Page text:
Format

Send to

Choose Destination
See comment in PubMed Commons below
J Clin Invest. 1972 Jan;51(1):97-111.

Mechanism of antidiuretic effect of beta adrenergic stimulation.

Abstract

The effect of beta adrenergic stimulation on renal-diluting capacity was examined in the dog. Beta adrenergic stimulation with intravenous isoproterenol significantly increased urinary osmolality (U(Osm)) and decreased free water clearance (C(H2O)), and these effects were rapidly reversible with cessation of the infusion. This antidiuretic effect of systemic beta adrenergic stimulation was comparable in innervated and denervated kidneys and was not associated with alterations in glomerular filtration rate or renal vascular resistance. Renal perfusion pressure was maintained constant in all of the experiments. The same dose of isoproterenol, which produced the antidiuretic effect and markedly stimulated cardiac beta adrenergic receptors when infused intravenously, was not found either to increase U(Osm) or to decrease C(H2O) when infused directly into the renal artery. Removal of the source of production and release of antidiuretic hormone (ADH) was, however, found to abolish the effect of intravenous isoproterenol on U(Osm). A small effect on C(H2O) persisted and appeared to be related to an increase in arterial hematocrit. Thus, the results of the study exclude a major role of alterations in renal hemodynamics and renal innervation in the antidiuretic response to beta adrenergic stimulation with isoproterenol. They also provide no support for the hypothesis that beta adrenergic stimulation may directly alter the water permeability of the renal tubular epithelium. Rather the results suggest that the primary mechanism of the antidiuretic effect of beta adrenergic stimulation involves the integrity of the hypothalamoneurohypophyial system and the release of ADH.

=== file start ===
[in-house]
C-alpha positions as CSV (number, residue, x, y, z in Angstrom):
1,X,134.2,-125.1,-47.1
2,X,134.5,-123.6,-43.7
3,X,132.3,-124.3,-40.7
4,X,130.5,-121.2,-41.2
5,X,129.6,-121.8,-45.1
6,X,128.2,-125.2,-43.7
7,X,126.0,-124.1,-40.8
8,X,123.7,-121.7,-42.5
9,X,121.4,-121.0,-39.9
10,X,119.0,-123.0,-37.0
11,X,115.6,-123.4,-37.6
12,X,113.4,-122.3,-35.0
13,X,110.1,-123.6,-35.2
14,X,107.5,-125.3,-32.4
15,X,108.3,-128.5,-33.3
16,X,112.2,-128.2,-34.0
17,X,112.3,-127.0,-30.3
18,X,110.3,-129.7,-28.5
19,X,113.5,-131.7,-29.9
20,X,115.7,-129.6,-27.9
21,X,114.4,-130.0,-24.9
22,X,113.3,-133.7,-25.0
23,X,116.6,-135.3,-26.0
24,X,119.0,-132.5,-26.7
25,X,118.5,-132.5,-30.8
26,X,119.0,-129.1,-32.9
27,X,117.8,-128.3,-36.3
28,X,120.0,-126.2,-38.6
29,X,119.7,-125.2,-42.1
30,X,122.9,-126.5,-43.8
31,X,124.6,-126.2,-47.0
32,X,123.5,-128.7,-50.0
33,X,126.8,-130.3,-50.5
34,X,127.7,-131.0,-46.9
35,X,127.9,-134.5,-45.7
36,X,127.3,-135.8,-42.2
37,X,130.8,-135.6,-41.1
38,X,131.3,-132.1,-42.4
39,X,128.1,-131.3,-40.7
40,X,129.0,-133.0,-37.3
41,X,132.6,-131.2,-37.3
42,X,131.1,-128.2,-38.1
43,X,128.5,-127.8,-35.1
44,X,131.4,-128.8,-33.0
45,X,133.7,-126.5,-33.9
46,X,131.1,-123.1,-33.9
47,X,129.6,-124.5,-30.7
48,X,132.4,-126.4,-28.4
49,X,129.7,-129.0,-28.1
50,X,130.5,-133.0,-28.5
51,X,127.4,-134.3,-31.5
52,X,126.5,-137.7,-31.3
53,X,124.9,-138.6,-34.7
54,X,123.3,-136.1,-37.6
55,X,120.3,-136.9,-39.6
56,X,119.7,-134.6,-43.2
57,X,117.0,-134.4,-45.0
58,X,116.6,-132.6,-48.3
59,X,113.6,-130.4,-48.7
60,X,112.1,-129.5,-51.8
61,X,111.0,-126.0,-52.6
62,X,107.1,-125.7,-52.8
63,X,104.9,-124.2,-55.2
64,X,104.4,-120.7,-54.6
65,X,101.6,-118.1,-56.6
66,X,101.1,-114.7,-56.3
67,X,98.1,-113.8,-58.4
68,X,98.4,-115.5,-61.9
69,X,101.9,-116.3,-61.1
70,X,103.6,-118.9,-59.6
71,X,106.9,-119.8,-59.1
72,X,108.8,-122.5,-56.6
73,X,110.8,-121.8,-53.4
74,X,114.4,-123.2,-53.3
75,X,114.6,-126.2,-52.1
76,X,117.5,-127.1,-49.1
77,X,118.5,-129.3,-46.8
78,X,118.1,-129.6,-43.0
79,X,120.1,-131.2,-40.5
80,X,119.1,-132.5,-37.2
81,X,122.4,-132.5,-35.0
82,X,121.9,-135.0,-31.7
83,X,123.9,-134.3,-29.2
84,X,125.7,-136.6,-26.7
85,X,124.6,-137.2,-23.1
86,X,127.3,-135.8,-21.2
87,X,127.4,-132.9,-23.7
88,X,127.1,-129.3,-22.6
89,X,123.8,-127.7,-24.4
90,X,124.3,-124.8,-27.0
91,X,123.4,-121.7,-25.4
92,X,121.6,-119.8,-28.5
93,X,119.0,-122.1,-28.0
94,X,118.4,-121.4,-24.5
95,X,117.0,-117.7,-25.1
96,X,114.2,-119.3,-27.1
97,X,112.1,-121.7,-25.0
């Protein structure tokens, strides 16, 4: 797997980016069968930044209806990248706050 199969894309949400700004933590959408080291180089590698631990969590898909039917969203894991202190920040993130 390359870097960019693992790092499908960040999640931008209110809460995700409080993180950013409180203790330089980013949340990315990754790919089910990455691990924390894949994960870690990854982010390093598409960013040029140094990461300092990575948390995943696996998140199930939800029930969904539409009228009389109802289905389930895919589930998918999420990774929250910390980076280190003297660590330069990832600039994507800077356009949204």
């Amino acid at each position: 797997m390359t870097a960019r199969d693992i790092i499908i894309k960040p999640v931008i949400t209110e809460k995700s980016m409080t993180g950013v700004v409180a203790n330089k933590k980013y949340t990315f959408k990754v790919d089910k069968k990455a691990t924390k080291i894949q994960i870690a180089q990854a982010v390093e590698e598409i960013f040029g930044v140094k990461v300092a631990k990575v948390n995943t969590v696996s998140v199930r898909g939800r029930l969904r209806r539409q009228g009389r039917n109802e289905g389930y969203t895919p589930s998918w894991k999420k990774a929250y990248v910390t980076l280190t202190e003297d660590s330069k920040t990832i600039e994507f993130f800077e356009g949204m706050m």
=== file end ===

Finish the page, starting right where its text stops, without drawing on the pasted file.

[PubMed - indexed for MEDLINE]
Free PMC Article
PubMed Commons home

PubMed Commons

0 comments
How to join PubMed Commons

    Supplemental Content

    Full text links

    Icon for Journal of Clinical Investigation Icon for PubMed Central
    Loading ...
    Write to the Help Desk